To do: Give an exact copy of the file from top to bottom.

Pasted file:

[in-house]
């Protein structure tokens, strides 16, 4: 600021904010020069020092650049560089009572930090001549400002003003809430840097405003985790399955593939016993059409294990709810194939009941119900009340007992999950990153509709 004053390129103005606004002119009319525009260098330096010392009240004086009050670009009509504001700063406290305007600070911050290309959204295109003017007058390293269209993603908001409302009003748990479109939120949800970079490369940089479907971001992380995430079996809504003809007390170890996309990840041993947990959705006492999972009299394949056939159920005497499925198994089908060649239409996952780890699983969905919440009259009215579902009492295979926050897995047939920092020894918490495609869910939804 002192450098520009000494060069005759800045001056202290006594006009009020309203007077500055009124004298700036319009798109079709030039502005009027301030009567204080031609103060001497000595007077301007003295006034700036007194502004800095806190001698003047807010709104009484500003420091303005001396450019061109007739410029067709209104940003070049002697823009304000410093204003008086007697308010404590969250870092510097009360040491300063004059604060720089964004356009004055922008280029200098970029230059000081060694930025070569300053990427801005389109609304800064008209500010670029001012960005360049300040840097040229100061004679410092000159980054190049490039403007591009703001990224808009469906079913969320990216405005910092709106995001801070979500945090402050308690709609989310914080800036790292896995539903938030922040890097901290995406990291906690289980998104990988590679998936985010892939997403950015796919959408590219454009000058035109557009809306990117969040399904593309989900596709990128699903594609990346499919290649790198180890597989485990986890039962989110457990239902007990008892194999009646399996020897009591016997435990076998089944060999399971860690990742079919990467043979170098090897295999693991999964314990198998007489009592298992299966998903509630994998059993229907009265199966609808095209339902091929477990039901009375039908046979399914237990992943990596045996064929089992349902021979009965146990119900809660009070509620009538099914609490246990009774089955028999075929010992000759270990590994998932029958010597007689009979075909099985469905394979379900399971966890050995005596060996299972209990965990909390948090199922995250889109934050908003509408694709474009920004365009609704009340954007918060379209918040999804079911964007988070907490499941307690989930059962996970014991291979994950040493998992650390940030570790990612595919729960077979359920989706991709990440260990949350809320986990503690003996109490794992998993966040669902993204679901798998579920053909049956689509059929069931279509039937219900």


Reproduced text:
[in-house]
């Protein structure tokens, strides 16, 4: 600021904010020069020092650049560089009572930090001549400002003003809430840097405003985790399955593939016993059409294990709810194939009941119900009340007992999950990153509709 004053390129103005606004002119009319525009260098330096010392009240004086009050670009009509504001700063406290305007600070911050290309959204295109003017007058390293269209993603908001409302009003748990479109939120949800970079490369940089479907971001992380995430079996809504003809007390170890996309990840041993947990959705006492999972009299394949056939159920005497499925198994089908060649239409996952780890699983969905919440009259009215579902009492295979926050897995047939920092020894918490495609869910939804 002192450098520009000494060069005759800045001056202290006594006009009020309203007077500055009124004298700036319009798109079709030039502005009027301030009567204080031609103060001497000595007077301007003295006034700036007194502004800095806190001698003047807010709104009484500003420091303005001396450019061109007739410029067709209104940003070049002697823009304000410093204003008086007697308010404590969250870092510097009360040491300063004059604060720089964004356009004055922008280029200098970029230059000081060694930025070569300053990427801005389109609304800064008209500010670029001012960005360049300040840097040229100061004679410092000159980054190049490039403007591009703001990224808009469906079913969320990216405005910092709106995001801070979500945090402050308690709609989310914080800036790292896995539903938030922040890097901290995406990291906690289980998104990988590679998936985010892939997403950015796919959408590219454009000058035109557009809306990117969040399904593309989900596709990128699903594609990346499919290649790198180890597989485990986890039962989110457990239902007990008892194999009646399996020897009591016997435990076998089944060999399971860690990742079919990467043979170098090897295999693991999964314990198998007489009592298992299966998903509630994998059993229907009265199966609808095209339902091929477990039901009375039908046979399914237990992943990596045996064929089992349902021979009965146990119900809660009070509620009538099914609490246990009774089955028999075929010992000759270990590994998932029958010597007689009979075909099985469905394979379900399971966890050995005596060996299972209990965990909390948090199922995250889109934050908003509408694709474009920004365009609704009340954007918060379209918040999804079911964007988070907490499941307690989930059962996970014991291979994950040493998992650390940030570790990612595919729960077979359920989706991709990440260990949350809320986990503690003996109490794992998993966040669902993204679901798998579920053909049956689509059929069931279509039937219900």